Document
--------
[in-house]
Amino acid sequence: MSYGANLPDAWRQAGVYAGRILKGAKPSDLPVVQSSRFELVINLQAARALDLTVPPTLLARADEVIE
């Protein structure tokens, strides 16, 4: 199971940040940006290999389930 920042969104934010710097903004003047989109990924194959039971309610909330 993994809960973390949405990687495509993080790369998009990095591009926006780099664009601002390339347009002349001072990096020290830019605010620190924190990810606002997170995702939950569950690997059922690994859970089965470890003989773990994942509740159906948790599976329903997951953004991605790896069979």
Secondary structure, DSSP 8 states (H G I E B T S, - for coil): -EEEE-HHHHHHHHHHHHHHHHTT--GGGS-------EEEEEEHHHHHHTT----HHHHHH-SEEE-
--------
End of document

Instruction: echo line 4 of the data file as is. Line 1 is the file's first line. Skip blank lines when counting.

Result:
Secondary structure, DSSP 8 states (H G I E B T S, - for coil): -EEEE-HHHHHHHHHHHHHHHHTT--GGGS-------EEEEEEHHHHHHTT----HHHHHH-SEEE-